EU calls for preventive action against growing risk of terrorist attacks using chemical, biological and nuclear weapons.
So far, the vast majority of terrorist attacks around the world have employed explosives and guns. But recent intelligence suggests terrorist groups aspire to use new weapons capable of causing much greater harm.
The commission has introduced plans to tighten security around such materials and to step up preparedness in the event of an attack.
The threat has grown alongside advances in weapons technology and increases in the use of chemical, biological and nuclear materials for legitimate purposes.
“Although Europe has fortunately not seen a large-scale attack using these materials, the seriousness of the potential consequences for our societies is such that we cannot be complacent,” said justice commissioner Jacques Barrot.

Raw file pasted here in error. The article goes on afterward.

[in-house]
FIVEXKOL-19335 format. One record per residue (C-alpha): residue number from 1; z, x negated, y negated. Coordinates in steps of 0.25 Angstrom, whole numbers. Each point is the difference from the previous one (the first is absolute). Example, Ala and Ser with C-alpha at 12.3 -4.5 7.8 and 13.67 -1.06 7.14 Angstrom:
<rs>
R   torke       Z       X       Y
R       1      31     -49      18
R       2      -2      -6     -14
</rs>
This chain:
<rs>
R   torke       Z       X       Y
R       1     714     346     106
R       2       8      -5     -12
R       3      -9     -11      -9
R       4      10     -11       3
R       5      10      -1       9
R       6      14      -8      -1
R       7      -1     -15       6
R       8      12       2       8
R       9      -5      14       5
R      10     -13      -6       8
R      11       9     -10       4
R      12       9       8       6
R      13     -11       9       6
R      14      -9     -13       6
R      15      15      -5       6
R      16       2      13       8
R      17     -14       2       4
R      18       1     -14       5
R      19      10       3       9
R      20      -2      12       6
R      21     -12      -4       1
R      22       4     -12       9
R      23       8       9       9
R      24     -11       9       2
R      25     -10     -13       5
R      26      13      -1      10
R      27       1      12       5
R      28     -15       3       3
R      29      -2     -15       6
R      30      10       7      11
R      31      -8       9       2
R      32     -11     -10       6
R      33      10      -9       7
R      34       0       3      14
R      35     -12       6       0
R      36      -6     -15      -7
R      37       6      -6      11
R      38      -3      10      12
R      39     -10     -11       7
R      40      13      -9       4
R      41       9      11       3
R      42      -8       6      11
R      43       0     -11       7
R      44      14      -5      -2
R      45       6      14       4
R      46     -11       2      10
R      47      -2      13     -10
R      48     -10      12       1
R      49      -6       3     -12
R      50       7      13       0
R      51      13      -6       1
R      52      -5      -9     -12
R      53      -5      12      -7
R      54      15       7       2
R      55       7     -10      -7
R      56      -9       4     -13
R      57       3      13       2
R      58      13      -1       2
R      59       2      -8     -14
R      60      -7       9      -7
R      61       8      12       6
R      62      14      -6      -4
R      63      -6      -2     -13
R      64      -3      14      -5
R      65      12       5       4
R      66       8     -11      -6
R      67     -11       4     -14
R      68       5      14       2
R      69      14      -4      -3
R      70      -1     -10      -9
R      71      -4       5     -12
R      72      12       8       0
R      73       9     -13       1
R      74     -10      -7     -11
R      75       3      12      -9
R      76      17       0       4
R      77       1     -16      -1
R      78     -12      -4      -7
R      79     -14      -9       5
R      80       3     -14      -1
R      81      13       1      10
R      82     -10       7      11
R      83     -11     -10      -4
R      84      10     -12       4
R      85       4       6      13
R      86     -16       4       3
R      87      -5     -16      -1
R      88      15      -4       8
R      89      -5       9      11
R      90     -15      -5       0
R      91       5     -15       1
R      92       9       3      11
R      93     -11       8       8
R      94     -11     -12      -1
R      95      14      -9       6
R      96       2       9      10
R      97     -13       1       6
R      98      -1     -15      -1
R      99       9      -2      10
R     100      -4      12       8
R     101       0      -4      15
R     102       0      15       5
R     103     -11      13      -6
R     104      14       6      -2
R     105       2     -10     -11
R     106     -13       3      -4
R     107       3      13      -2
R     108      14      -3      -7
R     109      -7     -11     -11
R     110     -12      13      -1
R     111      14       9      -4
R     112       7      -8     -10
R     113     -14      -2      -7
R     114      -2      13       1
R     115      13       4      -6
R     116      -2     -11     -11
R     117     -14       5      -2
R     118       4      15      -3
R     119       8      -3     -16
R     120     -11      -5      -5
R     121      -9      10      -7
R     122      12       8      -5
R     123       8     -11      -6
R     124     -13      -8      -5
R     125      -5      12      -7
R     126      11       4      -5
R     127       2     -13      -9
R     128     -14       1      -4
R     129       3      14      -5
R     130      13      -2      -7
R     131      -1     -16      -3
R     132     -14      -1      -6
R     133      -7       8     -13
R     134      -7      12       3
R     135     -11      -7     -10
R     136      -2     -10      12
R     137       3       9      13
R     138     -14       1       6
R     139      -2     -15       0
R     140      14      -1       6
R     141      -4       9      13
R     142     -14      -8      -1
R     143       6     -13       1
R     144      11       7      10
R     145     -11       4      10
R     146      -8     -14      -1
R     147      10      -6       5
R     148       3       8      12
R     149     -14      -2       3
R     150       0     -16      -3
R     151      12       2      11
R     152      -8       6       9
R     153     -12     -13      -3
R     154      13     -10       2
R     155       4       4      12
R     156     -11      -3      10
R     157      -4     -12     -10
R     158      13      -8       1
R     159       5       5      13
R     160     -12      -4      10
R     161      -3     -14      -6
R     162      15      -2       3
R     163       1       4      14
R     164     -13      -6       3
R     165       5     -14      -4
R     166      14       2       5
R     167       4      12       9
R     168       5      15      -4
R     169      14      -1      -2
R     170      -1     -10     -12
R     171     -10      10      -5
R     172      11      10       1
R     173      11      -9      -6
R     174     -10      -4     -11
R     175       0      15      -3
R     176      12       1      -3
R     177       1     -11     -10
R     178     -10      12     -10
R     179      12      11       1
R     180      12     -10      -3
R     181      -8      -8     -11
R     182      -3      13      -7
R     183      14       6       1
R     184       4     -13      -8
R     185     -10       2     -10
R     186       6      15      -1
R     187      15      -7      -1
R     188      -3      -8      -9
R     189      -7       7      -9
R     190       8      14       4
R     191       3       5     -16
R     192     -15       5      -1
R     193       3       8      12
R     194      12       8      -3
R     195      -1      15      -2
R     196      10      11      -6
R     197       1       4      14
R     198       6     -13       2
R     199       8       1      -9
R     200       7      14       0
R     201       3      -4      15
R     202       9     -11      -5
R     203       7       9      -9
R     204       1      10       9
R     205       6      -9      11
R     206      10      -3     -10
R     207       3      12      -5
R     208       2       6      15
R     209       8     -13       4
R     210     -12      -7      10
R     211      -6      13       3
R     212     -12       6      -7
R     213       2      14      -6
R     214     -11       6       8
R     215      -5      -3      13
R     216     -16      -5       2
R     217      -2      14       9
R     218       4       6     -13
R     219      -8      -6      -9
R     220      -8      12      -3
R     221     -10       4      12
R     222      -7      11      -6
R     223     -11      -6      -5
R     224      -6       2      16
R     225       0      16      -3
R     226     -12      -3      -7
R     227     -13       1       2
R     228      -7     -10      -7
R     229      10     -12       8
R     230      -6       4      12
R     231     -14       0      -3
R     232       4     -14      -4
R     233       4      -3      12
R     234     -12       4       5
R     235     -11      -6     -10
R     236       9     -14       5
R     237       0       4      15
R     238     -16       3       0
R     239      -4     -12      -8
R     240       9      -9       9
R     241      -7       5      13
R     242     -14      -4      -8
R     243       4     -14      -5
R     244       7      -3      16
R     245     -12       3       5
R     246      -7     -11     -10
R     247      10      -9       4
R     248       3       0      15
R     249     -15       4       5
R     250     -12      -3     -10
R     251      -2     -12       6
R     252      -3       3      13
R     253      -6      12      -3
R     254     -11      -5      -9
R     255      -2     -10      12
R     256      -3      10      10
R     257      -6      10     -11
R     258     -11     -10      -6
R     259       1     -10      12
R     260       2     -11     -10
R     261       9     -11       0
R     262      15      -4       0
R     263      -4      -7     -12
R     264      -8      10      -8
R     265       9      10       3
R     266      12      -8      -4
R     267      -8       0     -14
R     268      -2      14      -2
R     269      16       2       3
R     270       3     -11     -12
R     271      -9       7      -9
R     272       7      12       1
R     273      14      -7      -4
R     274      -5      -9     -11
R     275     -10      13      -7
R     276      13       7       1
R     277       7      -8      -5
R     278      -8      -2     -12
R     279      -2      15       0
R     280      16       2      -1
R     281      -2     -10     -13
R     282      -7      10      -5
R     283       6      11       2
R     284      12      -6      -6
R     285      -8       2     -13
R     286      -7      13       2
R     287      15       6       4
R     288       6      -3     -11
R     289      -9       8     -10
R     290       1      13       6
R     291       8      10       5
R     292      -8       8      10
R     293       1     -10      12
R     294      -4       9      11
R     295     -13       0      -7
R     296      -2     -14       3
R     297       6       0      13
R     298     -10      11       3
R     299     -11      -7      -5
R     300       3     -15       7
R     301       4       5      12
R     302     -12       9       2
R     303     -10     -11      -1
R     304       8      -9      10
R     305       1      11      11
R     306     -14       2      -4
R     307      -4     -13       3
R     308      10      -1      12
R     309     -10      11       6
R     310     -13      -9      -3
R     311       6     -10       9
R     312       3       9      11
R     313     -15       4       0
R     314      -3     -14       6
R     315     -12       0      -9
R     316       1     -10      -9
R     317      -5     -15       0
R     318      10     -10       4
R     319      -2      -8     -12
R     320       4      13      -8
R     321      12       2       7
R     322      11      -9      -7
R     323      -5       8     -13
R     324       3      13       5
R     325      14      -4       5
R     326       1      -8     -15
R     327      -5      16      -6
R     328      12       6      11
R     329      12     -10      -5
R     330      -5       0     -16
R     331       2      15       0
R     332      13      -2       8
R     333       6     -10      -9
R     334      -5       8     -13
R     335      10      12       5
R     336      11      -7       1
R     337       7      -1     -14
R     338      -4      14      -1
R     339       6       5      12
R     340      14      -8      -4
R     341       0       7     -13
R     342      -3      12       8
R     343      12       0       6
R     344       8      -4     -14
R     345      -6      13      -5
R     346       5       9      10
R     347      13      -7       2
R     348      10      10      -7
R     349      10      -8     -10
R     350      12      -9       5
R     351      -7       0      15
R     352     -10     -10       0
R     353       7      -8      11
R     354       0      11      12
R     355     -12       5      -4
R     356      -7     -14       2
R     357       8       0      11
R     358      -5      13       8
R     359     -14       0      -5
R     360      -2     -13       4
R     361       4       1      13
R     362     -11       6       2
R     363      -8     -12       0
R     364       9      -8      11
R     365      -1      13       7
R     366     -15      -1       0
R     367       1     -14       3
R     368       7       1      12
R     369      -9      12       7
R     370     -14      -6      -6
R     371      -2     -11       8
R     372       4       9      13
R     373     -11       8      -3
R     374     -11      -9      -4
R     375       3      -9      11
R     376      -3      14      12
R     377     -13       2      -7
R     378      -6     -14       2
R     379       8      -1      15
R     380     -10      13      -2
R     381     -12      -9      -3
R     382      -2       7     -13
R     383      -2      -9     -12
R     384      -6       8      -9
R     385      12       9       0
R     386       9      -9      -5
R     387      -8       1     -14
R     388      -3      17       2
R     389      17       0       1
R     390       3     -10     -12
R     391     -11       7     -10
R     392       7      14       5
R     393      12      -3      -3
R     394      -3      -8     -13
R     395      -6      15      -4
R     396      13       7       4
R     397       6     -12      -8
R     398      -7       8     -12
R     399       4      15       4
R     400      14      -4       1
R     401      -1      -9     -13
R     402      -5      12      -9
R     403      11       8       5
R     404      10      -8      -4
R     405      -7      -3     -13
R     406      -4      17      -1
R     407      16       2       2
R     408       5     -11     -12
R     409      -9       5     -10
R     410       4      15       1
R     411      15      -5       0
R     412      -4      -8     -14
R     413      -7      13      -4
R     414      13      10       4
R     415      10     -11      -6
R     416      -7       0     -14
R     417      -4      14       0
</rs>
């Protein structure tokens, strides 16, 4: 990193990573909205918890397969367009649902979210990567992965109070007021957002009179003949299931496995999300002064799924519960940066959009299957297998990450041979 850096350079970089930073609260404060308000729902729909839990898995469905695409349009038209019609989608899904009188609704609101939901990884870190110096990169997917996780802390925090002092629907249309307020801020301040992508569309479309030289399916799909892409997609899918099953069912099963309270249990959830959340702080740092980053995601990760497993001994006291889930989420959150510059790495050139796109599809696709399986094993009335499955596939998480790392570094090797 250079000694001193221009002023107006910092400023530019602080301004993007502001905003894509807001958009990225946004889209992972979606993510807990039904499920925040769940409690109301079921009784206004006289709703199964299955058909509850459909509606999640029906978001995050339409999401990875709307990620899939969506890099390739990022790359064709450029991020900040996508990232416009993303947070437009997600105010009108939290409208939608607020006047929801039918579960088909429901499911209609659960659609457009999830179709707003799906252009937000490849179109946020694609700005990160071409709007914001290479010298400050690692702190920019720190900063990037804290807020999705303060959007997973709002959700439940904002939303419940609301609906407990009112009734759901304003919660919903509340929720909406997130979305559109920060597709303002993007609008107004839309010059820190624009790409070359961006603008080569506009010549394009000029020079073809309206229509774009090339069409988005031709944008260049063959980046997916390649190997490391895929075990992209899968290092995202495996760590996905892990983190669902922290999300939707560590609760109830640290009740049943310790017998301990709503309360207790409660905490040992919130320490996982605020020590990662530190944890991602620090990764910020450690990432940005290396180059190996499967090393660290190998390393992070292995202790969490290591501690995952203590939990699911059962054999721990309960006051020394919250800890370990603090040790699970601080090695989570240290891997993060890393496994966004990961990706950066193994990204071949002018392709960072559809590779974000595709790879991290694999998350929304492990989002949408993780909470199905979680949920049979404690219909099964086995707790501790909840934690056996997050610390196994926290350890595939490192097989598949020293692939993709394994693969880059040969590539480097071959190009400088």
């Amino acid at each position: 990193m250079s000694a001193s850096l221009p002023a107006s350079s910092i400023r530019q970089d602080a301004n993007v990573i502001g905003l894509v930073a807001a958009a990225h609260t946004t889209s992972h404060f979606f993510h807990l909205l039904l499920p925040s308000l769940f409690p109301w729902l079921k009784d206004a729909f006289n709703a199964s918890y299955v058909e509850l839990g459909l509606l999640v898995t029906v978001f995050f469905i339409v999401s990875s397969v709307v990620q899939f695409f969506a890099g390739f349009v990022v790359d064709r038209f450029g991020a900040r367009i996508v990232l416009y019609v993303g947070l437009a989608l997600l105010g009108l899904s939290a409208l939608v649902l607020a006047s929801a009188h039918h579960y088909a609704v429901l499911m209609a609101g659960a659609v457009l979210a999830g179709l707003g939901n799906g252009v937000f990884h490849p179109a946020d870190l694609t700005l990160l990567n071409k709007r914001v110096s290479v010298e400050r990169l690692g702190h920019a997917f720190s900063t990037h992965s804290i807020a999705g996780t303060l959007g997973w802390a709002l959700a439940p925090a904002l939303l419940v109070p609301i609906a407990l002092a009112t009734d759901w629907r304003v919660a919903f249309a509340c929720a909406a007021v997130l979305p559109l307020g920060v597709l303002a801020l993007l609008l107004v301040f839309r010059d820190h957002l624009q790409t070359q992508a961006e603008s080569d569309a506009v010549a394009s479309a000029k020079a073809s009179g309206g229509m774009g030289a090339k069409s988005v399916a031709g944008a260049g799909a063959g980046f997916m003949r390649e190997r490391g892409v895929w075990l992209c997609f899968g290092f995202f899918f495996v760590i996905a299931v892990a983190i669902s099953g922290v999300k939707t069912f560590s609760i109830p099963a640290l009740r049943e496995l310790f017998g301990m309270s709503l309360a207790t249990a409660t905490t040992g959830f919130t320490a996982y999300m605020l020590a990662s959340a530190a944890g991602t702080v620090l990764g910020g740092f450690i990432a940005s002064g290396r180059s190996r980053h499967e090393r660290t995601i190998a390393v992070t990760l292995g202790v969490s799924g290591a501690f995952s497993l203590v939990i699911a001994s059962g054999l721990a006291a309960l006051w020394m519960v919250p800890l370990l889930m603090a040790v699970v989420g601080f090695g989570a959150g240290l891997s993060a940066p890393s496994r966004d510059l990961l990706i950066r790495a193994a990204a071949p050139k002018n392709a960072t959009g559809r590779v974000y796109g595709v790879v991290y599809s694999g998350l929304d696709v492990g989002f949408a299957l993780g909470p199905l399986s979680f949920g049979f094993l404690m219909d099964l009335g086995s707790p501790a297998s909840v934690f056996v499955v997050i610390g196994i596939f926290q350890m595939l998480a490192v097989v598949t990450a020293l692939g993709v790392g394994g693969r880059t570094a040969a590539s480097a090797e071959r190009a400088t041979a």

Unconventional weapons can kill or hurt large numbers of people and cause economic havoc and widespread panic.
Europe’s commitment to civil rights and open borders make it more vulnerable to an attack, as it limits the ability of governments to control people’s movements.
Based on the recommendations of an EU-commissioned task force of experts, the new three-year plan lists more than 130 measures to prevent dangerous materials from falling into the wrong hands and to be prepared if they do.
In particular, the plan calls for improvements in detection systems across Europe and new tools to save lives and limit damage in the event of an attack or incident.
The EU plan is designed to support national governments, who bear the main responsibility for security. The commission proposes to use €100m in existing funds to pay for its implementation over the 2010-2013 period.